Fresno City Hall photo by Breanna Hardy
Written by Breanna Hardy
Fresno Mayor Jerry Dyer announced Monday that both landlords and tenants are eligible for rental assistance from an allocated $35 million.
Fresno’s combined $35 million comes from both state and federal governments for Emergency Rental Assistance (ERA).
Of the $35 million, about $15 million are federal funds and $19 million are state funds. The state and federal guidelines work in conjunction with each other.
With the city’s funds, it will pay 80% of eligible tenants’ past-due rent. The landlords must agree to accept the city’s funds as payment on the condition they will forgive the remaining 20%.
“It would be my recommendation to encourage landlords to accept that 80%,” Dyer said.
Ten city employees will be tasked with contacting landlords and tenants.
“We know that our community is hurting. It’s been a very, very tough year. As many of you know, 2020 can be categorized as a year from hell for the City of Fresno, but we’re getting through it. There’s light at the end of the tunnel. These resources are going to really help our community get back on their feet,” said Luis Chavez, Fresno City Council president.
Dyer said the program is for renters who earn at or below 80% of the area median income and who have experienced a loss of income due to Covid-19. For a family of four, that would mean $50,350 or less. For a single person, it would be $39,150; for two people it would be $44,750 or less to apply.
“We know that there are a lot of people in need, so we’re going to be prioritizing those with an area median income of 50% or less, and then we will transition beyond that to those who make less than 80%,” Dyer said.
For landlords who choose not to participate in the program, the city will still pay eligible tenants 25% of back rent from April 1, 2020 and March 31, 2021 to protect renters through Senate Bill 91. Under SB 91, renters who pay at least 25% of rent during the designated period are barred from eviction. But that program ends in June.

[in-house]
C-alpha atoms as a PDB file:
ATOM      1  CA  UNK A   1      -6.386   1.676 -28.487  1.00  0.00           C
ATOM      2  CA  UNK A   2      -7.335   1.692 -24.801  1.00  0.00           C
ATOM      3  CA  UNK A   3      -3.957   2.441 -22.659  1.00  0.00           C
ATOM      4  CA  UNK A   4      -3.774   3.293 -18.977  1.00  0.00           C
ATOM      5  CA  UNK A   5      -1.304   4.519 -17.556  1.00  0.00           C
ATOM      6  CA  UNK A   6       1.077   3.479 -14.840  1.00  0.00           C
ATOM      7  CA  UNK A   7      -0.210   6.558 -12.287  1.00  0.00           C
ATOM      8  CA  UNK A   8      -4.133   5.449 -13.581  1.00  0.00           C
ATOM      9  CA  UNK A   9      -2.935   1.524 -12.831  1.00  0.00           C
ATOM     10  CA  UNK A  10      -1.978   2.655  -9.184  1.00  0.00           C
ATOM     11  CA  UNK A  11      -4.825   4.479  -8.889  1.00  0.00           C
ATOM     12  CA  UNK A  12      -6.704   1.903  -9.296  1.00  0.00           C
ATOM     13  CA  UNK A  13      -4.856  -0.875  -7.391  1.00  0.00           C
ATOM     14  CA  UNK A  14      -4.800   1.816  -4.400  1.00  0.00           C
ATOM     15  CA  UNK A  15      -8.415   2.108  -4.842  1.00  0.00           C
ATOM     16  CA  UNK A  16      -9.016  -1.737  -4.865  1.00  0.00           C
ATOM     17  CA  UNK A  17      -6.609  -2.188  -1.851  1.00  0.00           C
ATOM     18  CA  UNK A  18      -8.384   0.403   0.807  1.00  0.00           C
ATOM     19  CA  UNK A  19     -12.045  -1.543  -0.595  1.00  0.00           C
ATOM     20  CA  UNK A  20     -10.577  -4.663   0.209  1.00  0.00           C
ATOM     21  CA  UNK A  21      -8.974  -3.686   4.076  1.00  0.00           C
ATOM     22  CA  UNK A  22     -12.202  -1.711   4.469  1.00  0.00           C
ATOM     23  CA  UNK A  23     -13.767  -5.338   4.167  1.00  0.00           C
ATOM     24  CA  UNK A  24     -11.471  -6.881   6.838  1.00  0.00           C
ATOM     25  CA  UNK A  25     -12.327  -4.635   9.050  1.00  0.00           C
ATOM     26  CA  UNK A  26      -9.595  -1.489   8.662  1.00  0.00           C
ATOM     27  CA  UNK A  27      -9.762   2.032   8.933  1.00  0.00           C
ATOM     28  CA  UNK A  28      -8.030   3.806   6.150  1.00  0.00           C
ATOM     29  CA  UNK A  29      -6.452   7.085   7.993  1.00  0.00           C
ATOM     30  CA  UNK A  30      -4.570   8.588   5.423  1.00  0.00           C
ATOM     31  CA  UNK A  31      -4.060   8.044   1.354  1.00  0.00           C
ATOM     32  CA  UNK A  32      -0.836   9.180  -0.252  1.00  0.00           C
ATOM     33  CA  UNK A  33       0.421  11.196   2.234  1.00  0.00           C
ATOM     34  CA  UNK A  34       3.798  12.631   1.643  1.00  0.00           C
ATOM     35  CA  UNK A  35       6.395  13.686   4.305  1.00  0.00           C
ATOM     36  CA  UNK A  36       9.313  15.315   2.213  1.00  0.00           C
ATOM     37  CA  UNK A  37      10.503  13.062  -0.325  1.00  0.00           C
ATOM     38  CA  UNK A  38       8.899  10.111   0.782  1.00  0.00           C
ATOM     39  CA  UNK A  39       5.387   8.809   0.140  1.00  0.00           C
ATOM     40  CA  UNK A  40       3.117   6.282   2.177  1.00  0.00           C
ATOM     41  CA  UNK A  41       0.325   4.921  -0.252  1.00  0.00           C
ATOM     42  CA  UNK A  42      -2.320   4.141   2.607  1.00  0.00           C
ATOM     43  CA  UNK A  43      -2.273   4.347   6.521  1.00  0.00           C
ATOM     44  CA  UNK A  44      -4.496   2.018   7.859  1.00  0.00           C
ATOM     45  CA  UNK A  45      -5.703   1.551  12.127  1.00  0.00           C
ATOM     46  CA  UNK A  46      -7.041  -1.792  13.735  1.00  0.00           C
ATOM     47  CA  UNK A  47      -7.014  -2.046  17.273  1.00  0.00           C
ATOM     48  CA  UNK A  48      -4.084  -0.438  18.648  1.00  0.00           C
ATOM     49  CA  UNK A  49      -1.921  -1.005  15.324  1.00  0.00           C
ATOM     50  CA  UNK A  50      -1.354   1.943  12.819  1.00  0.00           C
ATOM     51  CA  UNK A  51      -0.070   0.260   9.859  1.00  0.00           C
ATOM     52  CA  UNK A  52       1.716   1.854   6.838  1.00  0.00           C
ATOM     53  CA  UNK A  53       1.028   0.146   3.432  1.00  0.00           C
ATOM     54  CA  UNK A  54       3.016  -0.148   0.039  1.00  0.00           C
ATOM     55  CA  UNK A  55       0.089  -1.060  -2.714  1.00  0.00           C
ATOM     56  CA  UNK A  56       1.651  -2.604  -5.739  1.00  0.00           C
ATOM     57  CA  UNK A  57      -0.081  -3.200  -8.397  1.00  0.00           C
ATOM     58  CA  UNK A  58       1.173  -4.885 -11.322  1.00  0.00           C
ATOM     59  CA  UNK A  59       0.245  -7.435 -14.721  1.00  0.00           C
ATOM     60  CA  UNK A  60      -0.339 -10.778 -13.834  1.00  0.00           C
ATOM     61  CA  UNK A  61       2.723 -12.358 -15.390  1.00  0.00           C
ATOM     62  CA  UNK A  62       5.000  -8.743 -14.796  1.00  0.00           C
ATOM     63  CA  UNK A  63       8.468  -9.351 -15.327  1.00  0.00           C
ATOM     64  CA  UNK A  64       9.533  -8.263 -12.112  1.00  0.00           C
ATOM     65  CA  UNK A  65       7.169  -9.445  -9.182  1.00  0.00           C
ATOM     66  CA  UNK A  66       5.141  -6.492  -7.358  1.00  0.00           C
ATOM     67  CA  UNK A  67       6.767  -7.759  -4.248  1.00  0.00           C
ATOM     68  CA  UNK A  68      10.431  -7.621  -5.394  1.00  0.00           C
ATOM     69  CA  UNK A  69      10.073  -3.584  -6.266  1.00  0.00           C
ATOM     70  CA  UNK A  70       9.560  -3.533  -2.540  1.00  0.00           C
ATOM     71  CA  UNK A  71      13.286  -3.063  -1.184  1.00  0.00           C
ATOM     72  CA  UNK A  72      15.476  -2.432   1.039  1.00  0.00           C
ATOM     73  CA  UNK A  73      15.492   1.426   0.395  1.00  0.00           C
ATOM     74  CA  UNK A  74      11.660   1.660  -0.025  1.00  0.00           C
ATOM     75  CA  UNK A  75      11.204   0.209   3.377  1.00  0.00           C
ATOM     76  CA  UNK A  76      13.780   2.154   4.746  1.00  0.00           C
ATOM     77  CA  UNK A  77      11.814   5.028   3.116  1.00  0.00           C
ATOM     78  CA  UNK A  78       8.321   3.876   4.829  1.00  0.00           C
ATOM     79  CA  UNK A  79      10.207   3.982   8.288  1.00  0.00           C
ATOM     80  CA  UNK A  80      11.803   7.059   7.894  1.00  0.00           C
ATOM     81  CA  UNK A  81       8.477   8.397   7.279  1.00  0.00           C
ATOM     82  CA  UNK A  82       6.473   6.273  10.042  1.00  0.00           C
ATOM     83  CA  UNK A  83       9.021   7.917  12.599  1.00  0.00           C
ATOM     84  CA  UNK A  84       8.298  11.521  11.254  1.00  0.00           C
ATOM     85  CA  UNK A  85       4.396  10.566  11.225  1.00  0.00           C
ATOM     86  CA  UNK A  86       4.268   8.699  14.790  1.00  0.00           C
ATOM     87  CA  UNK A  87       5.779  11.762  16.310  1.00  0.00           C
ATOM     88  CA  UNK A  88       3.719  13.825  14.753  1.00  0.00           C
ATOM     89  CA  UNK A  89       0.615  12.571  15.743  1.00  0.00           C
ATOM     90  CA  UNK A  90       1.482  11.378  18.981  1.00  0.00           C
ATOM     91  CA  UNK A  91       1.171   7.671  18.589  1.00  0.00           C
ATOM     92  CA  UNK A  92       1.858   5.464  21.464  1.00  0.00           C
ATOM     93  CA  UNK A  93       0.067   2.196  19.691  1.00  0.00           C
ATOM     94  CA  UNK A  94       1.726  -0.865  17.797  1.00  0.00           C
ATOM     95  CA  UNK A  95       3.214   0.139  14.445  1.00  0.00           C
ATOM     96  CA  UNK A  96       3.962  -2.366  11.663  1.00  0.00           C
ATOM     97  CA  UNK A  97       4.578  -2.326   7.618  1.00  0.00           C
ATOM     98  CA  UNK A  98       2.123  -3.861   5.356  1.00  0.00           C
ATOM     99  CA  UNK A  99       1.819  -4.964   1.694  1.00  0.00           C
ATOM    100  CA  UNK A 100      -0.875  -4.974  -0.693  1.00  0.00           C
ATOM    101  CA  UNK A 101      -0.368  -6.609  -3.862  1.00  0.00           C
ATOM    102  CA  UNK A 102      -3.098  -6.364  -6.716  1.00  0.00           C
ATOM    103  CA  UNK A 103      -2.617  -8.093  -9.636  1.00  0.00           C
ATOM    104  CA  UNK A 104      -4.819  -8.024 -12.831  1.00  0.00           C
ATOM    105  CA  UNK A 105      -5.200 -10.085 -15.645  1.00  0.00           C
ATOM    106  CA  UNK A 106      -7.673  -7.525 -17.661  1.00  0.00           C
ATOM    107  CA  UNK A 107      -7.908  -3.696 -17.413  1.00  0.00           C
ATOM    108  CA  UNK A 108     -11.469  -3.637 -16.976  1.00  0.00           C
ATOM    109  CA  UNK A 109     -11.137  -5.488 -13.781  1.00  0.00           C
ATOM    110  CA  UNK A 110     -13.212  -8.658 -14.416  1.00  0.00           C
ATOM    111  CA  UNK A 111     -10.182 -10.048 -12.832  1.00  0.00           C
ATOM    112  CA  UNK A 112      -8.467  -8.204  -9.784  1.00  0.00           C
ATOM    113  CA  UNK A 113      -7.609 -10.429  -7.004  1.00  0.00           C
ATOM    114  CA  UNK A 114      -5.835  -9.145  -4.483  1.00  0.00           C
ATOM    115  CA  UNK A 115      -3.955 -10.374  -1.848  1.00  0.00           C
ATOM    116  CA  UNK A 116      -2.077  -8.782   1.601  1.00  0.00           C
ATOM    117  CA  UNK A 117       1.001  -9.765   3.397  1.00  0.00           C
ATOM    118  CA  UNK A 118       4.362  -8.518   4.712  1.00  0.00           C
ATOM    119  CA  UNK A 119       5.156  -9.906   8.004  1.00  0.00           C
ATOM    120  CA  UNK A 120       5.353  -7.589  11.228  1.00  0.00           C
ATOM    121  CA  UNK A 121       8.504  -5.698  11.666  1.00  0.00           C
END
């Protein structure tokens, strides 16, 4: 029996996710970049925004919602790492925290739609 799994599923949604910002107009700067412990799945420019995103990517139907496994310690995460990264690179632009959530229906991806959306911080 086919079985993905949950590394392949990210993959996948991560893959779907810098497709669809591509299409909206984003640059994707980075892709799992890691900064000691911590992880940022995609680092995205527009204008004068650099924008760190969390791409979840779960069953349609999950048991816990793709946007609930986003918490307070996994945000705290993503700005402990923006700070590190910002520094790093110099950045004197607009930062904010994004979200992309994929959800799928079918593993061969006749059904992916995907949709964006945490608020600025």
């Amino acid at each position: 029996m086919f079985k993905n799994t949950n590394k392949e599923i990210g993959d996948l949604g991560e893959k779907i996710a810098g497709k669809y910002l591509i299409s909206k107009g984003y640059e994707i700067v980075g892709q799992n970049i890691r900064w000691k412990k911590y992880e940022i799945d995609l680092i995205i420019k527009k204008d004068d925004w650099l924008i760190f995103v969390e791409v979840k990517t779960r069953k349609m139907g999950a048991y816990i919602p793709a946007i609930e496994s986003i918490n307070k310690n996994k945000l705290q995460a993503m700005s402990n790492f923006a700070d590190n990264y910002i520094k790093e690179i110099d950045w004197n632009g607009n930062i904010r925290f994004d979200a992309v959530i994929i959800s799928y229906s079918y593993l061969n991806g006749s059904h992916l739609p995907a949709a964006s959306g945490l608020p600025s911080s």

“It’s a joint effort. The landlords need the tenant information that they’re eligible with their income,” said Chris Montelongo, deputy chief of staff for the City of Fresno.
Landlords qualify through tenants. But if the landlords do not participate in the program, the tenants still have the ability to apply.
“That’s why we really want to encourage owners to participate because there are a lot of people that have had a very difficult year. They lost jobs, they are working less. We even have families moving in with families just to make ends meet,” said Montelongo.
He said it’s incumbent upon these mom-and-pop owners — which make up about 80% of Fresno’s landlords — to take advantage of the relief.
As of 8 a.m. on Monday, the City of Fresno already had four applications turned in, and Dyer predicts the city will be inundated with applications as the week progresses.
The city is partnering with six community based organizations: Jakara Movement, The Fresno Center, Reading and Beyond, Centro La Familia, Education & Leadership Foundation, and West Fresno Family Resource Center.
Montelongo said the organizations have already been the hands and feet of those in need.
“This program is specifically focused again, more on the landlords, again to help the tenants,” he said.
According to those registered with the Rental Housing Registry, there are 85,000 rental units in the City of Fresno. An estimated 8,000 families are experiencing financial risk paying rent.
Prospective rent is eligible for funding, but it will be the last priority after those who are backlogged. The funds need to be expended by Sept. 30. Of the $19 million in state funds, 65% must be committed by June 1.
Those hoping to apply can go to era.fresno.gov or call 559-621-6801 for more questions.